Adventures in Korea

As I was sitting in the Philadelphia airport, waiting to fly home from Midwinter 2014, I checked my email to find something rather startling: an invitation to be the keynote speaker at a symposium on library services for children and teens sponsored by the National Library for Children and Young Adults (NLCY) in South Korea. According to the email, my book Young Adults Deserve the Best: YALSA’s Competencies in Action had been translated into Korean and distributed to libraries in Korea, and they wanted me to come to the symposium and share my “experience and expertise in youth library services”—all expenses paid!  Continue reading

Level Up Your Leadership Skills: Everybody Leads

If you’re working with teens in a library – any kind of library — you should be a leader. Being a leader doesn’t have to mean you’re the boss – or that you ever want to be the boss, but it takes intentionality and may mean thinking about your role in serving teens a bit differently.

Leaders see talent: Did you just see a colleague do a great job of helping a teen get a new library card? Make sure to let him know — and if it was really fabulous, maybe you should let his boss know, too? Do you have a colleague who made a really good point in a staff meeting — make sure you let her know! If you see a library staff member that’s a natural with teens, how can you involve them in your work?

Leaders share the credit: When your program was successful, publicly thank your colleagues who helped make it possible by setting up the chairs, cleaning up the rug and issuing all the library cards.

Leaders have goals: So much of public service is reactive — you never know what question or situation will present itself. Compensate for that by planning and goal-setting for other parts of your work– identifying your goals and making a plan for working with schools this fall, for example, or your goals for your precious two hours of off-desk time tomorrow.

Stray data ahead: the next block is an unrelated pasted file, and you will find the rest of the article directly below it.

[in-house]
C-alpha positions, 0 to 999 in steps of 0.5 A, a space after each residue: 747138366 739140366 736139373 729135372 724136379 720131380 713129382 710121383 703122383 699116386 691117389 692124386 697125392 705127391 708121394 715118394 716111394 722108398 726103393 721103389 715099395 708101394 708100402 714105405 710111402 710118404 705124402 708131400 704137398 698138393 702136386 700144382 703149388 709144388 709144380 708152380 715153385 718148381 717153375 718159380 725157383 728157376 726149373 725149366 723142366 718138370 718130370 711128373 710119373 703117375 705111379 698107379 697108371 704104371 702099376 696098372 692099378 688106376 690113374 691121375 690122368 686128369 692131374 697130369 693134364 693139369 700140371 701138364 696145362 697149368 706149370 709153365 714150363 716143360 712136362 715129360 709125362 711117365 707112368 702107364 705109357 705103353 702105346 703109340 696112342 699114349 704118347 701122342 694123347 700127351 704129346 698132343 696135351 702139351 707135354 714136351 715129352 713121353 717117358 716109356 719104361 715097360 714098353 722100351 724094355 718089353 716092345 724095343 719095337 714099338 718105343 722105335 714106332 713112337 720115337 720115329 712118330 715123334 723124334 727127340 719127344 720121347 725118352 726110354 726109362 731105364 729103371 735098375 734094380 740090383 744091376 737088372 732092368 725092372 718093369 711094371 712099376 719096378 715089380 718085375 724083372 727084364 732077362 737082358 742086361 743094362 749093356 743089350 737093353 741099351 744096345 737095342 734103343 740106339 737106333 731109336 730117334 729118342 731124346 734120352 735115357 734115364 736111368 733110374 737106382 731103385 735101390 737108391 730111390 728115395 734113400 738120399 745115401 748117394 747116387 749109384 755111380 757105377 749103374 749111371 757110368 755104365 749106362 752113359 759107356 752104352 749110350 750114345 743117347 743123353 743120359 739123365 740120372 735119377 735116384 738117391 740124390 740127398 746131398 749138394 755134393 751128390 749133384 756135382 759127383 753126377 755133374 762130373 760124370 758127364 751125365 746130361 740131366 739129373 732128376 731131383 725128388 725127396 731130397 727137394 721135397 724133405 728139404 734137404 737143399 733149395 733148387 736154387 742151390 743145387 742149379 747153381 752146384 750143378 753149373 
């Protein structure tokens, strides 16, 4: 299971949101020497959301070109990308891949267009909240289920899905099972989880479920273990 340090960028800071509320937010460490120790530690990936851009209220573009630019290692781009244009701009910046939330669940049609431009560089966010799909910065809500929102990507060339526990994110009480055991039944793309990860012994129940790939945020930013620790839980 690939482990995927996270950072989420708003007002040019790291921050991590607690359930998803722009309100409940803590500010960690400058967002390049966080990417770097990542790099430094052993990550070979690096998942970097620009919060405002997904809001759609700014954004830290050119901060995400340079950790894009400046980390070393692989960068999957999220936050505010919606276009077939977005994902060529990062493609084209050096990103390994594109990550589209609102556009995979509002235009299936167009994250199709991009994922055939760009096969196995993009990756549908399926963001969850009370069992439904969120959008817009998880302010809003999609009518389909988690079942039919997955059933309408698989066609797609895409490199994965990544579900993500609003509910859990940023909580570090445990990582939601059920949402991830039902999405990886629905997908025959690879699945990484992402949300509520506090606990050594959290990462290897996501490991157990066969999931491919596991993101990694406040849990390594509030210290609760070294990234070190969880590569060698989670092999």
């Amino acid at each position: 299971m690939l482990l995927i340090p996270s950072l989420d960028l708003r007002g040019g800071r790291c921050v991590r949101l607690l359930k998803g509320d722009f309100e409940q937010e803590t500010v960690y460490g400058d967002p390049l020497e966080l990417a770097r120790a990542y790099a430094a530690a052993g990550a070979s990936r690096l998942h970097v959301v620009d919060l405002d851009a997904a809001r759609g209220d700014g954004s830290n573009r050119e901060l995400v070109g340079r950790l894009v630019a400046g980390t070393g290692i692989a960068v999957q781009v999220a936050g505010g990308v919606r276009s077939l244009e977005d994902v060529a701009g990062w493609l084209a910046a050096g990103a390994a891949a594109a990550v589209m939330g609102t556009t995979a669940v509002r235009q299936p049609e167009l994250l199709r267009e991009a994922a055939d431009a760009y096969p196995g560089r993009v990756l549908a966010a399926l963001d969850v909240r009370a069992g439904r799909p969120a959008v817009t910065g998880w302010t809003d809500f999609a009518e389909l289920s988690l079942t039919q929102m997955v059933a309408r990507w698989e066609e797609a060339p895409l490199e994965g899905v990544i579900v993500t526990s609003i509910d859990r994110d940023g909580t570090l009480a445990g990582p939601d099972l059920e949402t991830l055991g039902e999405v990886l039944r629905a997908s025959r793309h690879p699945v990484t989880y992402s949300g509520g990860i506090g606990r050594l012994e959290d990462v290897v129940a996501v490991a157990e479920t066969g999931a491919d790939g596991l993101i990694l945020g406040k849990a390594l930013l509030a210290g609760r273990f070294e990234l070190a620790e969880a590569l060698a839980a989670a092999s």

Leaders ask around: What’s your first thought when faced with a challenge or something you don’t know how to do? Before asking your supervisor, talk with your colleagues– at your library or other libraries — what are they doing? Have they faced this before? What advice to they have for you? A colleague in a school who had recently gone to a 1:1 mobile device program told me their philosophy in helping kids with their devices is now: “Ask three, then ask me,” meaning kids should talk to each other to problem-solve — if they’ve asked three peers and still nobody knows, then they can ask the teacher (By the way, that colleague said it was much harder for the teachers to follow the same rule than it was for the students).

Other resources that may be of interest about leadership and management include

Sarah Flower’s YALSA blog series from 2013, “What Your Manager Wishes You Knew,” and YALSA’s Competencies for Librarians Serving Youth.

Level Up Your Leadership Skills will be a regular feature on the YALSA blog, designed to provide practical support for library staff in strengthening existing leadership skills. In what other ways are you leading in your library? In what areas do you need more resources?

Little Space, Big Potential: Teen Services in a Rural Library

Belgrade Community Library Teen Zone

Belgrade Community Library Teen Zone